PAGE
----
Text, Chapter 6: The Lessons of love -- Introduction
1. The relationship of anger to attack is obvious, but the relationship of anger to fear is not always so apparent. Anger always involves projection of separation, which must ultimately be accepted as one's own responsibility, rather than being blamed on others. Anger cannot occur unless you believe that you have been attacked, that your attack is justified in return, and that you are in no way responsible for it. Given these three wholly irrational premises, the equally irrational conclusion that a brother is worthy of attack rather than of love must follow. What can be expected from insane premises except an insane conclusion? The way to undo an insane conclusion is to consider the sanity of the premises on which it rests. You cannot be attacked, attack has no justification, and you are responsible for what you believe.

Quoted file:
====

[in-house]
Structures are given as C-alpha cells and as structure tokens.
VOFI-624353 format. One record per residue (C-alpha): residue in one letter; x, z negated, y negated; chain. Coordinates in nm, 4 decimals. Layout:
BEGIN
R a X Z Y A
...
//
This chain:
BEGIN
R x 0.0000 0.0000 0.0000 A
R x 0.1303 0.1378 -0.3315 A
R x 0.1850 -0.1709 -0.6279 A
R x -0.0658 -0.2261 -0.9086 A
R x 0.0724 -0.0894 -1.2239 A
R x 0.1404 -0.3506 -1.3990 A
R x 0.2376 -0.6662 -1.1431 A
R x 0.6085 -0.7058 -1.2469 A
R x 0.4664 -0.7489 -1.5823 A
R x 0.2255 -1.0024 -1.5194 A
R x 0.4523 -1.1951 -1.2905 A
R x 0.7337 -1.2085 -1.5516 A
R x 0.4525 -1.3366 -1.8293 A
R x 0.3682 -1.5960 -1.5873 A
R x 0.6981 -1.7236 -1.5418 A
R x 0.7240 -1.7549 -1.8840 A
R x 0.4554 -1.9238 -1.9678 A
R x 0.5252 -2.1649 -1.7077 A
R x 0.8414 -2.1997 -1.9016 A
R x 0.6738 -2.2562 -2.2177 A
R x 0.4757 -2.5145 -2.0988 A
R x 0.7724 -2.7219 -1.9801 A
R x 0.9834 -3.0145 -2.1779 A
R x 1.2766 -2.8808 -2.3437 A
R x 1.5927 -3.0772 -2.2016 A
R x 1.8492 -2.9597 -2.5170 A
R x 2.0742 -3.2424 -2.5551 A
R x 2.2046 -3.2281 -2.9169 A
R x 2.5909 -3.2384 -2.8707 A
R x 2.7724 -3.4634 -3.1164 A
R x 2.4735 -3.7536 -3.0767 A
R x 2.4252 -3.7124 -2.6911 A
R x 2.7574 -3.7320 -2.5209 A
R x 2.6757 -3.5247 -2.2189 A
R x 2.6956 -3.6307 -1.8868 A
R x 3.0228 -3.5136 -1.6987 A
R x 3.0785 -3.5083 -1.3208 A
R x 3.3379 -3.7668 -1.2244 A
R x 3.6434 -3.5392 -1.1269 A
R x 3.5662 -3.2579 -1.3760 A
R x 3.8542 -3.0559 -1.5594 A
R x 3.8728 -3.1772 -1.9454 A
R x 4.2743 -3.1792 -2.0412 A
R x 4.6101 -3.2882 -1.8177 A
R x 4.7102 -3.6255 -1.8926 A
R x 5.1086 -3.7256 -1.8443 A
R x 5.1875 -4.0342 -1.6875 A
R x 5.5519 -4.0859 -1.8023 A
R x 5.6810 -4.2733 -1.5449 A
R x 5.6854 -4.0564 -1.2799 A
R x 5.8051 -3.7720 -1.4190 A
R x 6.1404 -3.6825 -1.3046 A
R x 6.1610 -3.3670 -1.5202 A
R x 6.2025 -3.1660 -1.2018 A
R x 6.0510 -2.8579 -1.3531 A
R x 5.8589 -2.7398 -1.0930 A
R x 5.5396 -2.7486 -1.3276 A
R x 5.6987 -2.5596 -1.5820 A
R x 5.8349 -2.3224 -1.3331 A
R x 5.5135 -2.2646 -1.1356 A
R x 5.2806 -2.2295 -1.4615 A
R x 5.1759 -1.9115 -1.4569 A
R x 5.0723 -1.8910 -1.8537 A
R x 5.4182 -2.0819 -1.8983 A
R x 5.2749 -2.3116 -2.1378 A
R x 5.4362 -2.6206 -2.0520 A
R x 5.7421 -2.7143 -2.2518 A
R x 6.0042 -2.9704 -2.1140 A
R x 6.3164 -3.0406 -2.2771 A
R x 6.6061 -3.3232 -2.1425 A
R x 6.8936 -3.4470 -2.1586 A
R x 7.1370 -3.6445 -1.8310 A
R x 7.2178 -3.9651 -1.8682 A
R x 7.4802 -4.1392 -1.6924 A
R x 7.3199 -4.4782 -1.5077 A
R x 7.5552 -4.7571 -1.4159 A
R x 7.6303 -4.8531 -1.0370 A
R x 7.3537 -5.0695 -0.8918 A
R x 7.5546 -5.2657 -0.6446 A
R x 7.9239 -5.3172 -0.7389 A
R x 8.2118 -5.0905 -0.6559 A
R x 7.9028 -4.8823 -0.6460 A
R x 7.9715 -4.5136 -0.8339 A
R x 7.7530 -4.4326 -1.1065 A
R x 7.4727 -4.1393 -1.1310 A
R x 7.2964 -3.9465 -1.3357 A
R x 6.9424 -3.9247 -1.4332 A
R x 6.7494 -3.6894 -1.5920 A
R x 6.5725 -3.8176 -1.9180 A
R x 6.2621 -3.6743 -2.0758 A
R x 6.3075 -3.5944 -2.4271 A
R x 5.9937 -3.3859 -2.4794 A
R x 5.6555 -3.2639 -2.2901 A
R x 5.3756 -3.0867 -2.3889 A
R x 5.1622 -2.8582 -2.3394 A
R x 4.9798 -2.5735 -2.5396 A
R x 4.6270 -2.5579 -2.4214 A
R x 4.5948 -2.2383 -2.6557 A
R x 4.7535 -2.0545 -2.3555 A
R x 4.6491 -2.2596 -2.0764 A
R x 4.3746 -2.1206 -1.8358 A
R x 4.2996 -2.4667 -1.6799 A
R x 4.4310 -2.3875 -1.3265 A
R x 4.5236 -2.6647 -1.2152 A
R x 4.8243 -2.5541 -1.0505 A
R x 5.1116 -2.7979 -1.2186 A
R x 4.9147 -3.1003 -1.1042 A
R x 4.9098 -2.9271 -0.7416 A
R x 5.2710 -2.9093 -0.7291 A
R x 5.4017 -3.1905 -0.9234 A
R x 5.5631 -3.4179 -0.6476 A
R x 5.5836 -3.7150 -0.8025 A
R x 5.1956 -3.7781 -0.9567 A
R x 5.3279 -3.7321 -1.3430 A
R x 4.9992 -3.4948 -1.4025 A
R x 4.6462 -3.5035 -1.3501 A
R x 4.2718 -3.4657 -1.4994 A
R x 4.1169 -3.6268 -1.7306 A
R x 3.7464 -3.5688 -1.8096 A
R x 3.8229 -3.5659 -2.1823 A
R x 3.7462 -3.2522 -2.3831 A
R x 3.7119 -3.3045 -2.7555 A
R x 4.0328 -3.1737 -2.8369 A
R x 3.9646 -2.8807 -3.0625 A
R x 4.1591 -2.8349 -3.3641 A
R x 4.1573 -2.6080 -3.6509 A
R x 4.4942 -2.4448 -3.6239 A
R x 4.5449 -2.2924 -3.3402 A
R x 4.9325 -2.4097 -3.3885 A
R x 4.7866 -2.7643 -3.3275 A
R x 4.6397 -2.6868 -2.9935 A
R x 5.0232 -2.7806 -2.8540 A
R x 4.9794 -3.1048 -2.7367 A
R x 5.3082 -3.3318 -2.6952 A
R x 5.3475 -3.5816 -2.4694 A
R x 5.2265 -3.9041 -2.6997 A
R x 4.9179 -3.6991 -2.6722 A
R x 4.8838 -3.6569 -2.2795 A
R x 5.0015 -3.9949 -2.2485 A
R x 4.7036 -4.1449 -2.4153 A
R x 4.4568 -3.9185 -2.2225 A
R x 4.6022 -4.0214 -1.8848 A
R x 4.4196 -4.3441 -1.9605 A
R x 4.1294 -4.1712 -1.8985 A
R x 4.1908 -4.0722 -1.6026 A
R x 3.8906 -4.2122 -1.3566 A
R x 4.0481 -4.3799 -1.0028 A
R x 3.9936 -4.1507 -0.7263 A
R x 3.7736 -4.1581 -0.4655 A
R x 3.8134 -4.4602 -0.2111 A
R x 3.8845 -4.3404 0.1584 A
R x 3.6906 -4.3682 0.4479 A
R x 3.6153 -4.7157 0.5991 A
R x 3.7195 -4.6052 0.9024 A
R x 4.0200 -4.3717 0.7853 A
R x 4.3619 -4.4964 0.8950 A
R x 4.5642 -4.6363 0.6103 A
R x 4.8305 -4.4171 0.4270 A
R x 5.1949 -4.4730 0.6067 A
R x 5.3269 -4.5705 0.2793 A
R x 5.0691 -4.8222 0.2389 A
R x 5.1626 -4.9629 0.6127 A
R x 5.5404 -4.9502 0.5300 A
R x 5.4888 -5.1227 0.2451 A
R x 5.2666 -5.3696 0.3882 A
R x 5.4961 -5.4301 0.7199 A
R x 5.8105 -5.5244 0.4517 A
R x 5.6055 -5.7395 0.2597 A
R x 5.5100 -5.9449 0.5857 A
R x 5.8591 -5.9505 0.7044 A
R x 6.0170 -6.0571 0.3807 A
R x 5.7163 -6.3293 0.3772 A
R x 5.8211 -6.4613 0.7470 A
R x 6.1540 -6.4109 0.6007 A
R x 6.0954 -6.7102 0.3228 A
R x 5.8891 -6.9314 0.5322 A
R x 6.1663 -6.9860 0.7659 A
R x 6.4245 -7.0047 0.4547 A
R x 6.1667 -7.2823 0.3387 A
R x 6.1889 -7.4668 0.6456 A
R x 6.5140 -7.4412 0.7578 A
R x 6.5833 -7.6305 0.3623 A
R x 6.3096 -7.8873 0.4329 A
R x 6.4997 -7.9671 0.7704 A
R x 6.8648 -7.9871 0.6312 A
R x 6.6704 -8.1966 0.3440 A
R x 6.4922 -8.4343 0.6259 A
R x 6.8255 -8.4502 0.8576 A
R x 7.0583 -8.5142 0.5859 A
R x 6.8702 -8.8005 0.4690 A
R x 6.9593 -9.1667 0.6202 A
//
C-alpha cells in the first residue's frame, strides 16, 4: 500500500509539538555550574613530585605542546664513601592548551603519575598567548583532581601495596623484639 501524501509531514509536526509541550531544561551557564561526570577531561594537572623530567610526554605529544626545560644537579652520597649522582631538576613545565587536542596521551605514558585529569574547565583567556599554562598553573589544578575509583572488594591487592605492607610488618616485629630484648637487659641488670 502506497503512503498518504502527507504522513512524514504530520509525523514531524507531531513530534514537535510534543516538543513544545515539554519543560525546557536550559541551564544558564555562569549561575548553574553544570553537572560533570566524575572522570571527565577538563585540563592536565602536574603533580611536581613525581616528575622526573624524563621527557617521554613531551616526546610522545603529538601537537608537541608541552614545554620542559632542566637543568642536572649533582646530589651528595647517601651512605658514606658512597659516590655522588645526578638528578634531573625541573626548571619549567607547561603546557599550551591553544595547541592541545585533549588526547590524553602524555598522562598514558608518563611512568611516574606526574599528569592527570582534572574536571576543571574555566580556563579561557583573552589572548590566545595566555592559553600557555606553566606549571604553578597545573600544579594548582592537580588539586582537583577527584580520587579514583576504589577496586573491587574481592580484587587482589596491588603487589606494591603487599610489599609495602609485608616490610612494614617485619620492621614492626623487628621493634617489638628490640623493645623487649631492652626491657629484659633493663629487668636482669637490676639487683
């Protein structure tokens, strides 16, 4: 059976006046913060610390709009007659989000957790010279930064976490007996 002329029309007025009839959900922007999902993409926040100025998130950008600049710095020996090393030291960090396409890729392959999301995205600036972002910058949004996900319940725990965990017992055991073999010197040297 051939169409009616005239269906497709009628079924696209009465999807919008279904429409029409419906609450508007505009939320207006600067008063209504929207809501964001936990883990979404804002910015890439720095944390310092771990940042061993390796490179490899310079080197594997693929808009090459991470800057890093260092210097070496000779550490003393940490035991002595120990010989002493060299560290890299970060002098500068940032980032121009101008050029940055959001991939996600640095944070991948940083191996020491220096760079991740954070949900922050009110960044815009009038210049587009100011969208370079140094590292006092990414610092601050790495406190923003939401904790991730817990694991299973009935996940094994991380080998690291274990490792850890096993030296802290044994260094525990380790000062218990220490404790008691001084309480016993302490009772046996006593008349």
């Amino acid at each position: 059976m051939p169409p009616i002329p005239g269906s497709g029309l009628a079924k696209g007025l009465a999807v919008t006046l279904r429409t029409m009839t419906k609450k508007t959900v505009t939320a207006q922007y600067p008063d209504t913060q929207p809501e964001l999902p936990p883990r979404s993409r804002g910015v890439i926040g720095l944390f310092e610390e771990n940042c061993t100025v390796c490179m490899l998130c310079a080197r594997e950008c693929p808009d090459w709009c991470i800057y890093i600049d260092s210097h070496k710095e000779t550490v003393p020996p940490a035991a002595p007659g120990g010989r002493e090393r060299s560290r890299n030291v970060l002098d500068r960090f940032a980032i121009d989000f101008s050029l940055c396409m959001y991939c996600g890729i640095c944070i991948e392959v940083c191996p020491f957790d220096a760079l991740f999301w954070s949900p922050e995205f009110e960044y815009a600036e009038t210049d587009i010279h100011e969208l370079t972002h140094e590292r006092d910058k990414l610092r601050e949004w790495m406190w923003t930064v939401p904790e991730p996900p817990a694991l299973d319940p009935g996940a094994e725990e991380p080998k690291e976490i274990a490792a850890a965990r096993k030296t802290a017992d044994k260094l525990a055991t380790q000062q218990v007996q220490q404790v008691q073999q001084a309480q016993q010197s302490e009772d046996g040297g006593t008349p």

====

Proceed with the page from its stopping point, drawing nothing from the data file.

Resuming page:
2. You have been asked to take Jesus as your model for learning, since an extreme example is a particularly helpful learning device. Everyone teaches and teaches all the time. This is a responsibility you inevitably assume the moment you accept any premise at all, and no one can organize his life without some thought system. Once you have developed a thought system of any kind, you live by it and teach it. Your capacity for allegiance to a thought system may be misplaced, but it is still a form of faith and can be redirected.
(Continue to C6, SI. The Message of the Crucifixion)